icon-    folder.gif   Conference Reports for NATAP  
  18th CROI
Conference on Retroviruses
and Opportunistic Infections
Boston, MA
February 27 - March 2, 2011
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Boceprevir Boosts Sustained Virologic Response Rate With HCV Genotype 1
  18th Conference on Retroviruses and Opportunistic Infections, February 27-March 2, 2011, Boston
Mark Mascolini
Adding boceprevir to pegylated interferon plus ribavirin (PegIFN/RBV) significantly improved sustained virologic response (SVR) rates compared with PegIFN/RBV alone in people with hard-to-treat HCV genotype 1, according to results of the 1100-person SPRINT-2 trial [1]. Both blacks and nonblacks enjoyed this SVR advantage with boceprevir, an HCV-NS3 protease inhibitor, though response rates were higher among nonblacks.
SPRINT-2 investigators randomized previously untreated people with HCV infection to one of three arms.
Four weeks of PegIFN plus weight-adjusted RBV, then:
Arm 1: Peg/IFN plus placebo through week 48
Arm 2: Peg/IFN plus boceprevir through week 28, then continued PegIFN/RBV if HCV RNA detectable during week 8 to 24, or observation only if HCV RNA undetectable during week 8 to 24
Arm 3: PegIFN/RBV plus boceprevir through week 48 regardless of HCV RNA detectability during week 8 to 24.
The researchers split study participants into two cohorts: cohort 1 included 938 nonblacks and cohort 2 included 159 blacks. The primary endpoint was proportion of people who attained SVR among those who received at least one dose of study drugs. People with detectable HCV RNA at week 24 stopped treatment.
Age averaged about 49 in cohort 1 and 51 in cohort 2. About two thirds of cohort 1 members lived in North America and the rest in Europe. Almost everyone in cohort 2 lived in North America. More than 90% in both cohorts had an HCV load above 400,000 IU/mL. Proportions with a METAVIR F3/F4 score were 7%, 8%, and 12% in arms 1, 2 and 3 of cohort 1, and 2%, 15%, and 11% in arms 1, 2, and 3 of cohort 2.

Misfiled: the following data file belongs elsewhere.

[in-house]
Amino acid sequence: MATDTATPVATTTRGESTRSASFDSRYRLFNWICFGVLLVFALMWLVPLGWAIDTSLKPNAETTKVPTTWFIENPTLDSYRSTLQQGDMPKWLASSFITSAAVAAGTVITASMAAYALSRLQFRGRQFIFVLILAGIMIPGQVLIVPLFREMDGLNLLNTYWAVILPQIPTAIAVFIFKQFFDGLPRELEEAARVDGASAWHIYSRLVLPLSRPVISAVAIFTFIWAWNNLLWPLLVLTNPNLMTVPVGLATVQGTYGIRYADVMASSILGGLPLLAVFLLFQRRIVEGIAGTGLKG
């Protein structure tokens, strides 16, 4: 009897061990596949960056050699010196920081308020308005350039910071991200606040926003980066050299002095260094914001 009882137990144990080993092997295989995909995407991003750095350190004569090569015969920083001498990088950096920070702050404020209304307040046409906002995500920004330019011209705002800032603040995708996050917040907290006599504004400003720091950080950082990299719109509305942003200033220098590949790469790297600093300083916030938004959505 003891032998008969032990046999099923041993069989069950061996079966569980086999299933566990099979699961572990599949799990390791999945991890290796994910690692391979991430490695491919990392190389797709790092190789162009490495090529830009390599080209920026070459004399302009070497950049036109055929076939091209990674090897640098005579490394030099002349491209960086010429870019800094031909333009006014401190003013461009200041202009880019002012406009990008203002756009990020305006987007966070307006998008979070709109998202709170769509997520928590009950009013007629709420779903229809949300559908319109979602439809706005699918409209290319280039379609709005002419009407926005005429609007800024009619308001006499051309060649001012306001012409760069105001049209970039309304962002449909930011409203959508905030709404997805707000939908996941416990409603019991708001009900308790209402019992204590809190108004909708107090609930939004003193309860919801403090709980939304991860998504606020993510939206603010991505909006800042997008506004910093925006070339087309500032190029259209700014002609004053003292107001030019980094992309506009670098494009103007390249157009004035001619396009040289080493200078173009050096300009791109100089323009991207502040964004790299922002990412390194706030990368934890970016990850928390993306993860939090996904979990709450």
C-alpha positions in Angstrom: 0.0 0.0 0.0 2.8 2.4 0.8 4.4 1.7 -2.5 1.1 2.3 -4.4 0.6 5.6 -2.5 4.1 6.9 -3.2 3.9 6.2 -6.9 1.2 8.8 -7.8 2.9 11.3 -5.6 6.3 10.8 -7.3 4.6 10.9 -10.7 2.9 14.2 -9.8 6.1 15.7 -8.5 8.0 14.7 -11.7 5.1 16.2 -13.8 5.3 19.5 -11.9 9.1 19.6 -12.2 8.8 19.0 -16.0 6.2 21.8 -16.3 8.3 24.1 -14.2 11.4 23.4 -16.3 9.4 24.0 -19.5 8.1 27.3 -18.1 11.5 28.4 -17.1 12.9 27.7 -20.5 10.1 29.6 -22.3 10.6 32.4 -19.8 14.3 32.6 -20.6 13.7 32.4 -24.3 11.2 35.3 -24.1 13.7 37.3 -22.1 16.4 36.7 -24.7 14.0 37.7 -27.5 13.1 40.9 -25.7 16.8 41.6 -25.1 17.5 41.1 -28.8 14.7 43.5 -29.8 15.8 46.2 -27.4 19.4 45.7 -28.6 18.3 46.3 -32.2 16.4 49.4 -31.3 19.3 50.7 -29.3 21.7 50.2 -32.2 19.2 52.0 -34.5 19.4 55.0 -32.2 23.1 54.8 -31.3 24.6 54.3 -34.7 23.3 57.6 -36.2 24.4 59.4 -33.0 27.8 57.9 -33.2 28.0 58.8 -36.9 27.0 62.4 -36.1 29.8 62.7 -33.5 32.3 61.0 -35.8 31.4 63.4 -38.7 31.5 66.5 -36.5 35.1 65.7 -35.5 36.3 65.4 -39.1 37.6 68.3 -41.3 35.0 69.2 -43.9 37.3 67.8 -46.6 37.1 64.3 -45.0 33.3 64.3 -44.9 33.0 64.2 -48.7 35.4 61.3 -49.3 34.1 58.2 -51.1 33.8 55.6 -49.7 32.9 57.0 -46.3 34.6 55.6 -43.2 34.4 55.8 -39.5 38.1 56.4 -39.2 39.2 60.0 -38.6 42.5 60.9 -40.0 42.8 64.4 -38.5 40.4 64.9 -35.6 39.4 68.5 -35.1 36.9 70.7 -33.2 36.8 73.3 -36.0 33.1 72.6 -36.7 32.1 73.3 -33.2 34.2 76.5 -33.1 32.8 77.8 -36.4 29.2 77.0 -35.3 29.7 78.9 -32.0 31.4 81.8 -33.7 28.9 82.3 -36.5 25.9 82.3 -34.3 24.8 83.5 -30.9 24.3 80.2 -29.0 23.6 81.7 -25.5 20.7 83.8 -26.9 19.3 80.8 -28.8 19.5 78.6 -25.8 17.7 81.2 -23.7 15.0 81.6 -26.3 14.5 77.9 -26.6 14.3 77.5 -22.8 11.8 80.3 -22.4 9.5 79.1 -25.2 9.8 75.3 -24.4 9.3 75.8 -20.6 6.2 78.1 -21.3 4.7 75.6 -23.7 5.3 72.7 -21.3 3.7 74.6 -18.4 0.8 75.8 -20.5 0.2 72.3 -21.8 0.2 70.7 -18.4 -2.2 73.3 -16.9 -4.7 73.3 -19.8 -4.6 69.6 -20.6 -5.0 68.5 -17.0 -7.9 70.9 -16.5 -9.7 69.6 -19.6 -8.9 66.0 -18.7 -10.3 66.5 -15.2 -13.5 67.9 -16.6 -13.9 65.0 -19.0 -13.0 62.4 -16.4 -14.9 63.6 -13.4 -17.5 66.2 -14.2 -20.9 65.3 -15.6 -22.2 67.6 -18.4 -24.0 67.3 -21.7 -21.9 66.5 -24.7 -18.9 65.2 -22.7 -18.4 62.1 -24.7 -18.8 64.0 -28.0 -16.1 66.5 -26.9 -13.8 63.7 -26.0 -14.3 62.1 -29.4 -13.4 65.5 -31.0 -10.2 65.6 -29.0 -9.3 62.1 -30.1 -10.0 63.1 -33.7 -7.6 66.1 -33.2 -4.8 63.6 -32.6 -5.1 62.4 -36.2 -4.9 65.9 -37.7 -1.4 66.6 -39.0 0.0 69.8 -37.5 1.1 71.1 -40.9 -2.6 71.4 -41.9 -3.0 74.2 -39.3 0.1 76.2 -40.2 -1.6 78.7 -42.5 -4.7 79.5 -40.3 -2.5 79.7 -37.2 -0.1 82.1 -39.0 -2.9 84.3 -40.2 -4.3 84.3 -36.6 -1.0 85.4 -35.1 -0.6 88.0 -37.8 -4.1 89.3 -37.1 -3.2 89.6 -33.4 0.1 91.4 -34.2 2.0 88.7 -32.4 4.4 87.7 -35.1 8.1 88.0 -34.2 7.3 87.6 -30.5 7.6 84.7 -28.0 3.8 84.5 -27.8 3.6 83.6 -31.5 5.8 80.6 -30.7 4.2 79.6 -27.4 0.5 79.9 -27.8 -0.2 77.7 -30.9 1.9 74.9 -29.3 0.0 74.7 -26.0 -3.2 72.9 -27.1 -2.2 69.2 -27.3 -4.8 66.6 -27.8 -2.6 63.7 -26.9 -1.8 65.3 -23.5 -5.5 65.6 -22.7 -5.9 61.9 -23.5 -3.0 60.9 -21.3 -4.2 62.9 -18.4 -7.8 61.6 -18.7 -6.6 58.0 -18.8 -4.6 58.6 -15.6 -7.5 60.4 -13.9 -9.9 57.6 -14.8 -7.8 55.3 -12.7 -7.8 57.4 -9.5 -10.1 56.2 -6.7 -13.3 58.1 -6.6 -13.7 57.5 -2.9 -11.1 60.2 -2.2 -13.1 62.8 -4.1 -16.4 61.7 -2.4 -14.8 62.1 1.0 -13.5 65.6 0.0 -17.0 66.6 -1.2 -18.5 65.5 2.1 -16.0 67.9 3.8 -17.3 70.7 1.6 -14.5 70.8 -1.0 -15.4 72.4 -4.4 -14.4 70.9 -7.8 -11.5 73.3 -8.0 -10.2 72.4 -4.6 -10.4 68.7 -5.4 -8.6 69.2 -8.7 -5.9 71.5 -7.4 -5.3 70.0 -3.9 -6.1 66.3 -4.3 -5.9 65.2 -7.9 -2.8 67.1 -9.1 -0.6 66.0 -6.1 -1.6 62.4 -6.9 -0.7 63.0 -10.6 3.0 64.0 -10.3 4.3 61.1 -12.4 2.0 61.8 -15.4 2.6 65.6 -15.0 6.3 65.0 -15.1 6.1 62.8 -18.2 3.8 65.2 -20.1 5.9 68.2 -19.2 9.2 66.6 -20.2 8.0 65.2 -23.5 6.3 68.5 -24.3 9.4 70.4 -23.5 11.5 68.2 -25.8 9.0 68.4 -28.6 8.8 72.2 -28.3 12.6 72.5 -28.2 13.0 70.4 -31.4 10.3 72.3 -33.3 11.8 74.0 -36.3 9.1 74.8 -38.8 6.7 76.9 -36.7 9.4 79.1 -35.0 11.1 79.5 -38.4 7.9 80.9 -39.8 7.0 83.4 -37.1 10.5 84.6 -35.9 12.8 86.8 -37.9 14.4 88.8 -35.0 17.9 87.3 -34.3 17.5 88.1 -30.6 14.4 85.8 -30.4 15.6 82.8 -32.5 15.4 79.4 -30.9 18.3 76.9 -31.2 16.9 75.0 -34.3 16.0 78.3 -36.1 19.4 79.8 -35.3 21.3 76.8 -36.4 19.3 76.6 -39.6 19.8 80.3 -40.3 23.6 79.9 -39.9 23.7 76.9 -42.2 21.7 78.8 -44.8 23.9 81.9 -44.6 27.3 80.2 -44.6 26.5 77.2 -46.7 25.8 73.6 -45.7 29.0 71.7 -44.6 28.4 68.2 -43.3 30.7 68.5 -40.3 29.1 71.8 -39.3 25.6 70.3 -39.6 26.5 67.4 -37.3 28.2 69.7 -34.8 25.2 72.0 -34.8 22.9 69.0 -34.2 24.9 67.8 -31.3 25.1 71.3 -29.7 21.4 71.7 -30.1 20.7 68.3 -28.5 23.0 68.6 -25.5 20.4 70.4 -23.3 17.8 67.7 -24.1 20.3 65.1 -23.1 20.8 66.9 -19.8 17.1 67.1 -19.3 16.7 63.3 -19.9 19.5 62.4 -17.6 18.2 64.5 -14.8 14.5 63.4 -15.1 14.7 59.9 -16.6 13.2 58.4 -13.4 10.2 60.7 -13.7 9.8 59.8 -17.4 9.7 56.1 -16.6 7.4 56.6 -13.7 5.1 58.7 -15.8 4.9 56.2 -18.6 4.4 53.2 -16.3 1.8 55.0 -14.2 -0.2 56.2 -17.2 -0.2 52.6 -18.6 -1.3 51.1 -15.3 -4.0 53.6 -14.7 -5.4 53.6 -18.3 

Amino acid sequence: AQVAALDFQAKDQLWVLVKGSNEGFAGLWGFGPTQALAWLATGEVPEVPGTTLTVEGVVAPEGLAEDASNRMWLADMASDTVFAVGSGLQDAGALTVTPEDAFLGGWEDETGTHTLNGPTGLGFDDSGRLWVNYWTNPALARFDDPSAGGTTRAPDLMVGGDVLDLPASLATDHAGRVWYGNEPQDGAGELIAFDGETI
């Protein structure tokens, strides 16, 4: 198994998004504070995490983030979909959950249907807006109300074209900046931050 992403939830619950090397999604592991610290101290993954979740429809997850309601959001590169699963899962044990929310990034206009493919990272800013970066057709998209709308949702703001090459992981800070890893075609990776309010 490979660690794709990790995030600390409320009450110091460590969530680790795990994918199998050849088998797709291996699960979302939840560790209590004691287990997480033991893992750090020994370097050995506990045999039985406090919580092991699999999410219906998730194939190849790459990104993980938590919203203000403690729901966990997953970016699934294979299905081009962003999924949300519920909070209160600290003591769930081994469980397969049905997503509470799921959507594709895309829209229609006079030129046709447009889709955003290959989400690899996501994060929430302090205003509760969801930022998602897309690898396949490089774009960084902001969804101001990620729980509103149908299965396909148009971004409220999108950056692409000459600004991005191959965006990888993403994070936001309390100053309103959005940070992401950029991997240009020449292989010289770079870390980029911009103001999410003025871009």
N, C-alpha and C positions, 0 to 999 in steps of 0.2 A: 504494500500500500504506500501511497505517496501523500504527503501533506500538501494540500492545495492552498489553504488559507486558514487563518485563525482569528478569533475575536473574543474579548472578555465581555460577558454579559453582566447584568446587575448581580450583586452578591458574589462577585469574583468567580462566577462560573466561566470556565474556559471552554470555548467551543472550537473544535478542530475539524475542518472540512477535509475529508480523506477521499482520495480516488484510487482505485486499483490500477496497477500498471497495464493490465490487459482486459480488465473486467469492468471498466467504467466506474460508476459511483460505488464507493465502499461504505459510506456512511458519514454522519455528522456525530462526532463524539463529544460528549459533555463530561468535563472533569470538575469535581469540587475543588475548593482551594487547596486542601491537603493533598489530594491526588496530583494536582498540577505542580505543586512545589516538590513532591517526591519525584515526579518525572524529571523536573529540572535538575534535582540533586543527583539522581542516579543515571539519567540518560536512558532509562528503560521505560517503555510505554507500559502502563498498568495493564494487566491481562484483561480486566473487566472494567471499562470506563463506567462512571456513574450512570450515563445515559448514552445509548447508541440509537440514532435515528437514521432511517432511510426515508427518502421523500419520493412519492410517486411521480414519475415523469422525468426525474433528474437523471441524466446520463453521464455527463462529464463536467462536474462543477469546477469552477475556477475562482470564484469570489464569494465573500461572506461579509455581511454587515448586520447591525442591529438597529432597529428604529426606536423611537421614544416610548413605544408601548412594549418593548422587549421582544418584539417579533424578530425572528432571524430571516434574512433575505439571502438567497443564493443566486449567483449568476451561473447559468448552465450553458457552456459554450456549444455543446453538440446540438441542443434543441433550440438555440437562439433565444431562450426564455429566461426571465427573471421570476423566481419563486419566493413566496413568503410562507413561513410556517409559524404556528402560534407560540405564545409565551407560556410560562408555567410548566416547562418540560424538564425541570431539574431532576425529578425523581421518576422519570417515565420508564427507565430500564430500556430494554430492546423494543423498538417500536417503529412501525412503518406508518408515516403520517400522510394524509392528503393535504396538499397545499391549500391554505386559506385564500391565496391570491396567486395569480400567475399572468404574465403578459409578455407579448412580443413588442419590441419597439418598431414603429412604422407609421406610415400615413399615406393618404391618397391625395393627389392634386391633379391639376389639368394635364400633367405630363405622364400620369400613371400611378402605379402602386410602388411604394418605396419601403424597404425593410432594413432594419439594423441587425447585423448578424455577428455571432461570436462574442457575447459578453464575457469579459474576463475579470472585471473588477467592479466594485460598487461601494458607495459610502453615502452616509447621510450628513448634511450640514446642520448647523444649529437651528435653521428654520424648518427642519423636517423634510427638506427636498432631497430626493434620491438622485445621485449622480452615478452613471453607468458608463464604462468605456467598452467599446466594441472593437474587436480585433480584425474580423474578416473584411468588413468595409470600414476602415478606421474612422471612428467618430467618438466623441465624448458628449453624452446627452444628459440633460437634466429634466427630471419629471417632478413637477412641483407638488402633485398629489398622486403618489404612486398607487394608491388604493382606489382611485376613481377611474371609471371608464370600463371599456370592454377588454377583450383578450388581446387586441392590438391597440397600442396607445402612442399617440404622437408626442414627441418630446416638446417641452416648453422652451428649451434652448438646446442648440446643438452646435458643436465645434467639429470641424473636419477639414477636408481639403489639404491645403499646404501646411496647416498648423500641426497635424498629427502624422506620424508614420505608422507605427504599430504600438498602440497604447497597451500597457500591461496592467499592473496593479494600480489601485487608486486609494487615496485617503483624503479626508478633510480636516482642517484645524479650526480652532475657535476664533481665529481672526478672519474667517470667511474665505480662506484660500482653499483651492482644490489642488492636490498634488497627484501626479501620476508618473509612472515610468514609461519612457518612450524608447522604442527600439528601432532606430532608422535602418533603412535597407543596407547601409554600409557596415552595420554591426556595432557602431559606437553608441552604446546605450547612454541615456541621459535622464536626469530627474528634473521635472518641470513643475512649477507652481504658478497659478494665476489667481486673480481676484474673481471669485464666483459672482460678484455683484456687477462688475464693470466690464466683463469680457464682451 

Overall SVR rates were significantly higher in boceprevir arm 2 (63%) and boceprevir arm 3 (66%) than in arm 1 (38%) (P < 0.0001 for both comparisons). Relapse rates were 22% in arm 1, 9% in arm 2, and 9% in arm 3. In nonblack cohort 1 patients, SVR rates in arms 1, 2, and 3 were 40%, 67%, and 68%. In black cohort 2 patients, SVR rates in arms 1, 2, and 3 were 23%, 42%, and 53%. Differences between arms 2 and 3 and arm 1 were statistically significant in both cohorts.
In nonblack cohort 1 patients with undetectable HCV RNA at week 8, 86% in arm 1, 89% in arm 2, and 91% in arm 3 attained SVR. Among people with at least one detectable HCV RNA between weeks 8 to 24, 74% in the two boceprevir arms attained SVR. In nonblack cohort 1 patients with at least a 1-log (10-fold) decline in HCV RNA at week 4, SVR rates were 52% in arm 1, 82% in arm 2, and 82% in arm 3.
Among nonblack patients, 27% in arm 1, 8% in arm 2, and 9% in arm 3 had to stop treatment at week 24 because of the preset stopping rule. In cohort 2 black patients, 48% in arm 1, 17% in arm 2, and 15% in arm 3 stopped treatment at week 24 because of the stopping rule.
Serious adverse event rates were 9% in arm 1, 11% in arm 2, and 12% in arm 3. Similar percentages in each treatment group stopped treatment because of adverse events: 16% in arm 1, 12% in arm 2, and 16% in arm 3. Respective proportions of patients who needed a dose change because of adverse events were 26%, 40%, and 35%. Anemia affected 49% of people randomized to boceprevir versus 29% of those in the placebo group. Dysgeusia (abnormal or metallic taste) affected 18% taking placebo, 37% taking boceprevir in arm 2, and 43% taking boceprevir in arm 3.
The SPRINT-2 team concluded that adding boceprevir to PegIFN/RBV significantly increases SVR rates in both black and nonblack patients, at the expense of a higher risk of anemia or dysgeusia. The investigators noted that SVR was comparable in people who received 48 weeks of boceprevir regardless of HCV RNA detectability during weeks 8 to 24 (arm 3) and in those who received therapy guided by HCV RNA response week 8 to 24 (arm 2).
1. Sulkowski M, Poordad F, McCone J, et al. BOC combined with P/R for treatment-naive patients with HCV genotype-1: SPRINT-2 final results. 18th Conference on Retroviruses and Opportunistic Infections. February 27-March 2, 2011. Boston. Abstract 115.